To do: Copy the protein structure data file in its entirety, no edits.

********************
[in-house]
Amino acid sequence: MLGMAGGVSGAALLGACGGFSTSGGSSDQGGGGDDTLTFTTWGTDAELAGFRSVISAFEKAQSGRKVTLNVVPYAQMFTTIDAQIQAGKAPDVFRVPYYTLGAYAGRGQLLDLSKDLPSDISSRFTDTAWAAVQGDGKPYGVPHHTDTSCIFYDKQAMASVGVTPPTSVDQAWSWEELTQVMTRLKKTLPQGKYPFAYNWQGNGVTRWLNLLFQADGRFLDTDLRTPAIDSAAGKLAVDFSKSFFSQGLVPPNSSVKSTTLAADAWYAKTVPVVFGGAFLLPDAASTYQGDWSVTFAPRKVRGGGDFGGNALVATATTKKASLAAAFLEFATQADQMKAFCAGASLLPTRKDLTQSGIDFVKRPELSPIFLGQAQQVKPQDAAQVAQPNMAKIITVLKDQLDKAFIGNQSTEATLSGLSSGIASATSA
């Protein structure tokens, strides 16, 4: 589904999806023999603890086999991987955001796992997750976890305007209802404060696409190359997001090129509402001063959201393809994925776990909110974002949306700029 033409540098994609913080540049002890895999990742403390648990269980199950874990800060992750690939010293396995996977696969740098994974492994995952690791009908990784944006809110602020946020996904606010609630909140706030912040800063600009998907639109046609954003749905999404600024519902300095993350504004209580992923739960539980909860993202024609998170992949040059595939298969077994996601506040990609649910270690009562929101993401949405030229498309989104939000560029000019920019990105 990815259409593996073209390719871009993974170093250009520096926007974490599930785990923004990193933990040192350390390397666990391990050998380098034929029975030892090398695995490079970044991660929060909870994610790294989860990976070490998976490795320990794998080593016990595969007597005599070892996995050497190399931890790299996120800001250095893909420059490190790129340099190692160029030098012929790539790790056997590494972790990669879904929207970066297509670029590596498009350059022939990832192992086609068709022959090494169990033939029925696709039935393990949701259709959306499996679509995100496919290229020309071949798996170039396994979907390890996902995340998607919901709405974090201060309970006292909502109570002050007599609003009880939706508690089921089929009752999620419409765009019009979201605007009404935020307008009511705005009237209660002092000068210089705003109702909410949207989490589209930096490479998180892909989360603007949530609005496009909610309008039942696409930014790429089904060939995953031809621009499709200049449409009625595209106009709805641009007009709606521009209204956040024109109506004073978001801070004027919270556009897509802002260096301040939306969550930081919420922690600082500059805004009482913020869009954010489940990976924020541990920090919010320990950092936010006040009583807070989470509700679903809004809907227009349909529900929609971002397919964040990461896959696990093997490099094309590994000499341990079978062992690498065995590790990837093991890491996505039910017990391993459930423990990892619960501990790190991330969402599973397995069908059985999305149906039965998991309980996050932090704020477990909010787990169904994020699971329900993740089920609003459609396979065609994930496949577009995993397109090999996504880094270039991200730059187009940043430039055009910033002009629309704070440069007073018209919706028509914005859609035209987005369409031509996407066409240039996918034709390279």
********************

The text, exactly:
[in-house]
Amino acid sequence: MLGMAGGVSGAALLGACGGFSTSGGSSDQGGGGDDTLTFTTWGTDAELAGFRSVISAFEKAQSGRKVTLNVVPYAQMFTTIDAQIQAGKAPDVFRVPYYTLGAYAGRGQLLDLSKDLPSDISSRFTDTAWAAVQGDGKPYGVPHHTDTSCIFYDKQAMASVGVTPPTSVDQAWSWEELTQVMTRLKKTLPQGKYPFAYNWQGNGVTRWLNLLFQADGRFLDTDLRTPAIDSAAGKLAVDFSKSFFSQGLVPPNSSVKSTTLAADAWYAKTVPVVFGGAFLLPDAASTYQGDWSVTFAPRKVRGGGDFGGNALVATATTKKASLAAAFLEFATQADQMKAFCAGASLLPTRKDLTQSGIDFVKRPELSPIFLGQAQQVKPQDAAQVAQPNMAKIITVLKDQLDKAFIGNQSTEATLSGLSSGIASATSA
């Protein structure tokens, strides 16, 4: 589904999806023999603890086999991987955001796992997750976890305007209802404060696409190359997001090129509402001063959201393809994925776990909110974002949306700029 033409540098994609913080540049002890895999990742403390648990269980199950874990800060992750690939010293396995996977696969740098994974492994995952690791009908990784944006809110602020946020996904606010609630909140706030912040800063600009998907639109046609954003749905999404600024519902300095993350504004209580992923739960539980909860993202024609998170992949040059595939298969077994996601506040990609649910270690009562929101993401949405030229498309989104939000560029000019920019990105 990815259409593996073209390719871009993974170093250009520096926007974490599930785990923004990193933990040192350390390397666990391990050998380098034929029975030892090398695995490079970044991660929060909870994610790294989860990976070490998976490795320990794998080593016990595969007597005599070892996995050497190399931890790299996120800001250095893909420059490190790129340099190692160029030098012929790539790790056997590494972790990669879904929207970066297509670029590596498009350059022939990832192992086609068709022959090494169990033939029925696709039935393990949701259709959306499996679509995100496919290229020309071949798996170039396994979907390890996902995340998607919901709405974090201060309970006292909502109570002050007599609003009880939706508690089921089929009752999620419409765009019009979201605007009404935020307008009511705005009237209660002092000068210089705003109702909410949207989490589209930096490479998180892909989360603007949530609005496009909610309008039942696409930014790429089904060939995953031809621009499709200049449409009625595209106009709805641009007009709606521009209204956040024109109506004073978001801070004027919270556009897509802002260096301040939306969550930081919420922690600082500059805004009482913020869009954010489940990976924020541990920090919010320990950092936010006040009583807070989470509700679903809004809907227009349909529900929609971002397919964040990461896959696990093997490099094309590994000499341990079978062992690498065995590790990837093991890491996505039910017990391993459930423990990892619960501990790190991330969402599973397995069908059985999305149906039965998991309980996050932090704020477990909010787990169904994020699971329900993740089920609003459609396979065609994930496949577009995993397109090999996504880094270039991200730059187009940043430039055009910033002009629309704070440069007073018209919706028509914005859609035209987005369409031509996407066409240039996918034709390279």